Games 2022: Sephonie was the most nuanced nostalgia trip

Nostalgia as a concept is probably one of the most compelling things in art right now. Hollywood is desperately trying to draw on the memories of those who grew up in the ’80s with reboots, sequels and the like. We’re constantly being inundated with reminders from the gaming industry of how good games used to be, with remakes that don’t quite reflect how we remember them. So when a game like Sephonie shows up and manages to capture my fond memories of all the 3D platformers I played as a kid, while also offering a more mature, contemplative take on what nostalgia can be, you can absolutely guarantee, that it will end up being one of my favorites of the year.

Sephonie is a 3D platformer with a heavy emphasis on parkour-like moves, in case you haven’t heard of its existence. It follows three biologists as they explore the title island. Stylistically, I personally think it feels like a forgotten 3DS game (highest compliment I can give), although it’s obviously inspired by platformers from the N64 era all the way up to the PS2.

I was initially drawn to the title for a number of reasons including my love of expressive movement in games and the fact that Sephonie comes from the incredible team Analgesic Productions who are also the creators of the Anodyne series. However, the reason I stayed for so long was the way the game handles nostalgia.

Sephonie trailer.

If I had to pick a single topic about Sephonie, I’d probably end up on memories. Our three protagonists, who all share Taiwanese roots, are subtly forced to confront their past in order to better face their future. There are incredibly beautiful scenes that use real but distorted photographs of locations that I imagine were visited by either Melos Han-Tani or Marina Kittaka, Analgesic’s developer couple.

These scenes were abstract and formless, the imagery warm and soothing, the inner monologues sometimes sad and mostly reflective, and often reminded me of some of the more surreal sections of Neon Genesis Evangelion. We all get lost in the past sometimes, don’t we? That’s what those scenes felt like, an opportunity to look back at the past, despite all its complexity and difficulties, and find out what it means to us today.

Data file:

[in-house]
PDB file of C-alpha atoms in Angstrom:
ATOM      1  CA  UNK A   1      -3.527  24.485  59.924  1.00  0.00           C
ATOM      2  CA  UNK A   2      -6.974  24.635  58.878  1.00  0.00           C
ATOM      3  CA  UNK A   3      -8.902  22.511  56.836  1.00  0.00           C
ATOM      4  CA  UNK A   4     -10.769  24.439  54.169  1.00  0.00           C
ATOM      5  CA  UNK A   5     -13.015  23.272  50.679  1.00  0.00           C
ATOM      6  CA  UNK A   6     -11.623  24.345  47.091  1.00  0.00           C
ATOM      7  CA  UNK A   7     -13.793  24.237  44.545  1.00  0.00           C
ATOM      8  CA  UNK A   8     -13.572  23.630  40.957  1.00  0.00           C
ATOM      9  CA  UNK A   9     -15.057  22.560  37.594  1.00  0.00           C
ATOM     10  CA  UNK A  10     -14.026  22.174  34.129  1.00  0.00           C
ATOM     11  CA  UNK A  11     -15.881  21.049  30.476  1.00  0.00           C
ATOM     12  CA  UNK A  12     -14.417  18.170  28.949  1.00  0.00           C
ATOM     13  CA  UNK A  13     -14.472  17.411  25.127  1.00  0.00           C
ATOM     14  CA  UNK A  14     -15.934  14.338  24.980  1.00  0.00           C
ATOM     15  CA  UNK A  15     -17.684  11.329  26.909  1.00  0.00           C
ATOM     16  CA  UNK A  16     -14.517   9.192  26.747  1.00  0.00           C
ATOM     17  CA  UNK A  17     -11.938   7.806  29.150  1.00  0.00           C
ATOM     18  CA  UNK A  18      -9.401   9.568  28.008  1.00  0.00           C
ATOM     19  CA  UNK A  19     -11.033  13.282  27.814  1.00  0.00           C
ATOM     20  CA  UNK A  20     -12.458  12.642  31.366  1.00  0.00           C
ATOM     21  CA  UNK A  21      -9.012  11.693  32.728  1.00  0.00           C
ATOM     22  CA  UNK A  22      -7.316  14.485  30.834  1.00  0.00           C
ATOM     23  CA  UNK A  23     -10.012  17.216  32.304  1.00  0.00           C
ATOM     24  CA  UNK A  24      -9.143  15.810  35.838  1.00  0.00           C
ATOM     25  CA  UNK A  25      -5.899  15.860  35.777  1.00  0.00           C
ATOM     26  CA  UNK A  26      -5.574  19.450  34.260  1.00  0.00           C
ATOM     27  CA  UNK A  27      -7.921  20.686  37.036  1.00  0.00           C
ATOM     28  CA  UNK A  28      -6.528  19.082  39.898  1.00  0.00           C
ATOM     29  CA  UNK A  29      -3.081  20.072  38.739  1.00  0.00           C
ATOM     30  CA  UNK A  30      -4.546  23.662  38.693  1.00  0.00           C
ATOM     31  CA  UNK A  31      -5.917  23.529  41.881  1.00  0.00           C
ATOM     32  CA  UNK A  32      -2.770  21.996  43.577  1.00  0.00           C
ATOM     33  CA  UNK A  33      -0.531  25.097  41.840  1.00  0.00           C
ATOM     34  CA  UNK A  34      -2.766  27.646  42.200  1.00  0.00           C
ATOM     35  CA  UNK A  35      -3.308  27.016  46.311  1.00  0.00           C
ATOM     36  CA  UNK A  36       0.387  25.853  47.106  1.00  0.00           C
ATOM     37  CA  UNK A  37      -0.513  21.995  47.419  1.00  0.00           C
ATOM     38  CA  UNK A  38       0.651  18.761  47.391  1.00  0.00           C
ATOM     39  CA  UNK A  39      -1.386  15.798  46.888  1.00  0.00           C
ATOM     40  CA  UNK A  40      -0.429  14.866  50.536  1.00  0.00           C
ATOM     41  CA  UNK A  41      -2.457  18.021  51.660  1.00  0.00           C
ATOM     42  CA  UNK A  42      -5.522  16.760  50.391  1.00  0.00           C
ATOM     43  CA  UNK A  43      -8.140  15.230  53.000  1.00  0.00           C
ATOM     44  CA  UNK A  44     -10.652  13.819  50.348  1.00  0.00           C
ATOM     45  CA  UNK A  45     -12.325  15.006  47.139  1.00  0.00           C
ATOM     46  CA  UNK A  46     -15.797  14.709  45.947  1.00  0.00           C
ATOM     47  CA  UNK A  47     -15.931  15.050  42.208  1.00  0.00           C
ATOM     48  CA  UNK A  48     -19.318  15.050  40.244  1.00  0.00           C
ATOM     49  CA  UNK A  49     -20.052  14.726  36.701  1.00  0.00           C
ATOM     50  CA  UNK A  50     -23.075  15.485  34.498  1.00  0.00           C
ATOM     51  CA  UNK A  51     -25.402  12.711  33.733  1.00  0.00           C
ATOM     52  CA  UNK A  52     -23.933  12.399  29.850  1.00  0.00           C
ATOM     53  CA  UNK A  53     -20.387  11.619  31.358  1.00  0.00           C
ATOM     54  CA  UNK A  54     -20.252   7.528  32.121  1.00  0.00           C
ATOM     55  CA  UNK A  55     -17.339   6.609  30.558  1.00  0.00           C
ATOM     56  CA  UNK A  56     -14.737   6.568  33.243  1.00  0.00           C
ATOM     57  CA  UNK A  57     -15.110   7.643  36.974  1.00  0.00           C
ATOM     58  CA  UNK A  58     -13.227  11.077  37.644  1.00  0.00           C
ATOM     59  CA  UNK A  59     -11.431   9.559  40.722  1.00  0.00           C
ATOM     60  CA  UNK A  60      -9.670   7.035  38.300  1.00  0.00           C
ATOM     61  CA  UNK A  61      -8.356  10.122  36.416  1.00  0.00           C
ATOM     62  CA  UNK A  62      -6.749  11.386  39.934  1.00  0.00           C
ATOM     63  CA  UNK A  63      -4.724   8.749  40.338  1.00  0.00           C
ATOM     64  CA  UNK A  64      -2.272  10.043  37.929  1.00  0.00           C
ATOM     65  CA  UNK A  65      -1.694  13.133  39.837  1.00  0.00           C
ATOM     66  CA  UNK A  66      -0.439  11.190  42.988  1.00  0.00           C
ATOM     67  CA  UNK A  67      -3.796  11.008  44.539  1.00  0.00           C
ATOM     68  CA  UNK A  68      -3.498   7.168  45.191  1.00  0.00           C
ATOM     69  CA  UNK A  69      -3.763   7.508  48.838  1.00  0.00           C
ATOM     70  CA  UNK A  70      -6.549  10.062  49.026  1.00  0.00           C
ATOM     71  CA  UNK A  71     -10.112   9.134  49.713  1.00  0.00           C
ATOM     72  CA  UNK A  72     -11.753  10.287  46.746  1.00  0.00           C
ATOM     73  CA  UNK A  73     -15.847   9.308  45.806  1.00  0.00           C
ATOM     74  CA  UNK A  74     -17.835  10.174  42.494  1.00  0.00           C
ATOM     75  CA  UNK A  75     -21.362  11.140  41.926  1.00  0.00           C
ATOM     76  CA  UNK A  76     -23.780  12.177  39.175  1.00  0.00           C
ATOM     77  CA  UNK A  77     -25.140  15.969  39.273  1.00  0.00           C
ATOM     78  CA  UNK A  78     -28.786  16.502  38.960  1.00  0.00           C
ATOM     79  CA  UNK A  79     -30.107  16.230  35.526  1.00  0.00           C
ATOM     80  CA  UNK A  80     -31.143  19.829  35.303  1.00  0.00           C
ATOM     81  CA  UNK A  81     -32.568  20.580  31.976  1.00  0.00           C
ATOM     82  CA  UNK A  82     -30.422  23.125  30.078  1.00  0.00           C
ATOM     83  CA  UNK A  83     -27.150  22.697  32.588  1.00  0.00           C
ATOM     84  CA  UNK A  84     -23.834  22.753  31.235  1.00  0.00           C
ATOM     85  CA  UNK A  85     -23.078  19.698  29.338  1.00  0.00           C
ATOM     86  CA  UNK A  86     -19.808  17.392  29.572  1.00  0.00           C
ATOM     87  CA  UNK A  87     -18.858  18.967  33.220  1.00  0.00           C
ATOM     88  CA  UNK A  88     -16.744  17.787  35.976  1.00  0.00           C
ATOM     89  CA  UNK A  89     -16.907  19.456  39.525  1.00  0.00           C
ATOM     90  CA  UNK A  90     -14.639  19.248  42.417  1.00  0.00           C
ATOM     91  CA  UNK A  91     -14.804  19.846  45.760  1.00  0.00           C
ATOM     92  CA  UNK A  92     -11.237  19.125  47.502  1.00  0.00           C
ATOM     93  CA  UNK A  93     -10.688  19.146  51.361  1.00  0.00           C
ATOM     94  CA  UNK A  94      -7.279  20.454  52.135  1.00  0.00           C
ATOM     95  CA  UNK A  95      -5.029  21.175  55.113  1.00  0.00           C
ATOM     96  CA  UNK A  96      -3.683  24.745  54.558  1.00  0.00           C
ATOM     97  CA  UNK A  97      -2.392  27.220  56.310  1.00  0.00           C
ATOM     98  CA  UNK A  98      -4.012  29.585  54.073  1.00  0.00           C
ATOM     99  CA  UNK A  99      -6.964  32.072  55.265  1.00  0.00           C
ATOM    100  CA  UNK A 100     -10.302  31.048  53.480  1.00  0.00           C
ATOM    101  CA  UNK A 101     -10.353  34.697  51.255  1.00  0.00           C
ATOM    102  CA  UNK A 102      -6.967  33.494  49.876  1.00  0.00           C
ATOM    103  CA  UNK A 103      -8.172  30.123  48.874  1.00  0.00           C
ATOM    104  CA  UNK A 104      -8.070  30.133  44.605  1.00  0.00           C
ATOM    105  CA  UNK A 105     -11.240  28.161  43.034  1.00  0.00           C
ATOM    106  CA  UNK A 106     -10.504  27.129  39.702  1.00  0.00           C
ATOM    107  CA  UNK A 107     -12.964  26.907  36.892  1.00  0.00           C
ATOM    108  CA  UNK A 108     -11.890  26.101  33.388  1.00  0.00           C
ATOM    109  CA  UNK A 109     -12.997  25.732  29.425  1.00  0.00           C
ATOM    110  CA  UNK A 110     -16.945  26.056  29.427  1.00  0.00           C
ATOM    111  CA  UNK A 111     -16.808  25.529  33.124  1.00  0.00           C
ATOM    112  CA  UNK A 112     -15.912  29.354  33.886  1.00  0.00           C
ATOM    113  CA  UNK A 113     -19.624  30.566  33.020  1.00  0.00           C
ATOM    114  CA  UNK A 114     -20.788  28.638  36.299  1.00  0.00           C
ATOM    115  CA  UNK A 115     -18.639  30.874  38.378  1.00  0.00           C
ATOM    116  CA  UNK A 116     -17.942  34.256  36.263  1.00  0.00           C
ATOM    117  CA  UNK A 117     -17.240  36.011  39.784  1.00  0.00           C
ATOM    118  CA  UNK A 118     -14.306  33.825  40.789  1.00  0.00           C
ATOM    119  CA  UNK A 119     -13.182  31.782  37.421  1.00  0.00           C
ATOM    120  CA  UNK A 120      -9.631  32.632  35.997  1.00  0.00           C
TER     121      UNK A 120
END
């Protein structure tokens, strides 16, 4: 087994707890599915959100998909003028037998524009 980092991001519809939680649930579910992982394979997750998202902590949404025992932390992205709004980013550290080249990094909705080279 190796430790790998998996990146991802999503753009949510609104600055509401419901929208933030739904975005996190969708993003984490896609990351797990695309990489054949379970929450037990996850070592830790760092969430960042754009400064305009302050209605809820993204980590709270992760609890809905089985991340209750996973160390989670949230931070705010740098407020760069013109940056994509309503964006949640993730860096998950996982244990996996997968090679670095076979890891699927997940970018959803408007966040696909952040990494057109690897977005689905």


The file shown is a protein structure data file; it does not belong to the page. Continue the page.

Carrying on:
Using the 3D platformer genre as a framework to paint a more nuanced picture of what nostalgia can be has very easily made Sephonie a game I’ll probably think of forever. I’m incredibly happy to see the resurgence of the genre, but as I’ve gotten older I’ve found that I occasionally need something that wants to be more than just a collectible tune (and I certainly don’t need that to mean that Sephonie derogatorily sells many items has to collect).

What I mean is that I don’t want to play things that mainly ride the waves of what was good yesterday. Sephonie is so effective at what it does because it’s riding that wave, but it’s also landing on the shores of something new. It looks back on the past and thinks, “OK, I think I figured out how to grow from this.” That’s exactly what I need right now.

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Fry Electronics Team

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